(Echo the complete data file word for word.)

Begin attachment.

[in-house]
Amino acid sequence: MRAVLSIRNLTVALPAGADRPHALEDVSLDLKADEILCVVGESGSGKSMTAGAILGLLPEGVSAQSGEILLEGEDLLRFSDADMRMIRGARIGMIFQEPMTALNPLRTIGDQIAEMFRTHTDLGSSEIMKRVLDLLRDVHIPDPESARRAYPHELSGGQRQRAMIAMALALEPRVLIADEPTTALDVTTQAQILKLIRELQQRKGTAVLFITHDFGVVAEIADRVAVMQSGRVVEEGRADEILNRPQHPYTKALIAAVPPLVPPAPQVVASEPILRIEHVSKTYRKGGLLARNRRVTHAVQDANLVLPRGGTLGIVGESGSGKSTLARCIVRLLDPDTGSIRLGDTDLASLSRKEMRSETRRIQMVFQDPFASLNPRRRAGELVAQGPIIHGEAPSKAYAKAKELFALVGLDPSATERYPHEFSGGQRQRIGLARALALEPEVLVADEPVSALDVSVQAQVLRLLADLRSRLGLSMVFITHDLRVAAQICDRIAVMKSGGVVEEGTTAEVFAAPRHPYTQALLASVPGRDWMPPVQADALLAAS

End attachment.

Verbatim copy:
[in-house]
Amino acid sequence: MRAVLSIRNLTVALPAGADRPHALEDVSLDLKADEILCVVGESGSGKSMTAGAILGLLPEGVSAQSGEILLEGEDLLRFSDADMRMIRGARIGMIFQEPMTALNPLRTIGDQIAEMFRTHTDLGSSEIMKRVLDLLRDVHIPDPESARRAYPHELSGGQRQRAMIAMALALEPRVLIADEPTTALDVTTQAQILKLIRELQQRKGTAVLFITHDFGVVAEIADRVAVMQSGRVVEEGRADEILNRPQHPYTKALIAAVPPLVPPAPQVVASEPILRIEHVSKTYRKGGLLARNRRVTHAVQDANLVLPRGGTLGIVGESGSGKSTLARCIVRLLDPDTGSIRLGDTDLASLSRKEMRSETRRIQMVFQDPFASLNPRRRAGELVAQGPIIHGEAPSKAYAKAKELFALVGLDPSATERYPHEFSGGQRQRIGLARALALEPEVLVADEPVSALDVSVQAQVLRLLADLRSRLGLSMVFITHDLRVAAQICDRIAVMKSGGVVEEGTTAEVFAAPRHPYTQALLASVPGRDWMPPVQADALLAAS